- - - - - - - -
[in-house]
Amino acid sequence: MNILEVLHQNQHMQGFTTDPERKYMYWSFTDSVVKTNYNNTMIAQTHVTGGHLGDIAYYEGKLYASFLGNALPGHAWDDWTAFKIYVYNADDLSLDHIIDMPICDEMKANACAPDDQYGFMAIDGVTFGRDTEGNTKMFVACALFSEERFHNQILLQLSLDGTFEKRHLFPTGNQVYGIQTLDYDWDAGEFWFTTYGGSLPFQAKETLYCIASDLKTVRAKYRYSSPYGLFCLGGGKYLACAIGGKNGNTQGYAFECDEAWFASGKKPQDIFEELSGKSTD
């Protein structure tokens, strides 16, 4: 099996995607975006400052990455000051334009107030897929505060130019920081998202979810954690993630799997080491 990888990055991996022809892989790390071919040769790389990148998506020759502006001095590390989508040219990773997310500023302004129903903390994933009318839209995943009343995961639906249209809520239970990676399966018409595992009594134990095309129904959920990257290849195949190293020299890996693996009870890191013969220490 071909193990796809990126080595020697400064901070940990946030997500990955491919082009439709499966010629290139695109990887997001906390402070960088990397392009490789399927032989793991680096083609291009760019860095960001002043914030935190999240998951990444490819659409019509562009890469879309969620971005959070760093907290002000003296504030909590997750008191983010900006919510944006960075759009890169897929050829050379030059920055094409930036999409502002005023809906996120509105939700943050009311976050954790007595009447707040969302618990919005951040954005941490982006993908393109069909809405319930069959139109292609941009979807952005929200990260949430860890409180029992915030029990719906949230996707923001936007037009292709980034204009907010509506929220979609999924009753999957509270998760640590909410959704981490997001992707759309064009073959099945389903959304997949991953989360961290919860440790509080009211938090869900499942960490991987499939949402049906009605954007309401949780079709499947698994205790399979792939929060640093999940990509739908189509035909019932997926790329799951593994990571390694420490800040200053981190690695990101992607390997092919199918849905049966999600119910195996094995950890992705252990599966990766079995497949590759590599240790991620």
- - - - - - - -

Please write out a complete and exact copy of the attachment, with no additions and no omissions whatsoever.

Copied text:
[in-house]
Amino acid sequence: MNILEVLHQNQHMQGFTTDPERKYMYWSFTDSVVKTNYNNTMIAQTHVTGGHLGDIAYYEGKLYASFLGNALPGHAWDDWTAFKIYVYNADDLSLDHIIDMPICDEMKANACAPDDQYGFMAIDGVTFGRDTEGNTKMFVACALFSEERFHNQILLQLSLDGTFEKRHLFPTGNQVYGIQTLDYDWDAGEFWFTTYGGSLPFQAKETLYCIASDLKTVRAKYRYSSPYGLFCLGGGKYLACAIGGKNGNTQGYAFECDEAWFASGKKPQDIFEELSGKSTD
């Protein structure tokens, strides 16, 4: 099996995607975006400052990455000051334009107030897929505060130019920081998202979810954690993630799997080491 990888990055991996022809892989790390071919040769790389990148998506020759502006001095590390989508040219990773997310500023302004129903903390994933009318839209995943009343995961639906249209809520239970990676399966018409595992009594134990095309129904959920990257290849195949190293020299890996693996009870890191013969220490 071909193990796809990126080595020697400064901070940990946030997500990955491919082009439709499966010629290139695109990887997001906390402070960088990397392009490789399927032989793991680096083609291009760019860095960001002043914030935190999240998951990444490819659409019509562009890469879309969620971005959070760093907290002000003296504030909590997750008191983010900006919510944006960075759009890169897929050829050379030059920055094409930036999409502002005023809906996120509105939700943050009311976050954790007595009447707040969302618990919005951040954005941490982006993908393109069909809405319930069959139109292609941009979807952005929200990260949430860890409180029992915030029990719906949230996707923001936007037009292709980034204009907010509506929220979609999924009753999957509270998760640590909410959704981490997001992707759309064009073959099945389903959304997949991953989360961290919860440790509080009211938090869900499942960490991987499939949402049906009605954007309401949780079709499947698994205790399979792939929060640093999940990509739908189509035909019932997926790329799951593994990571390694420490800040200053981190690695990101992607390997092919199918849905049966999600119910195996094995950890992705252990599966990766079995497949590759590599240790991620």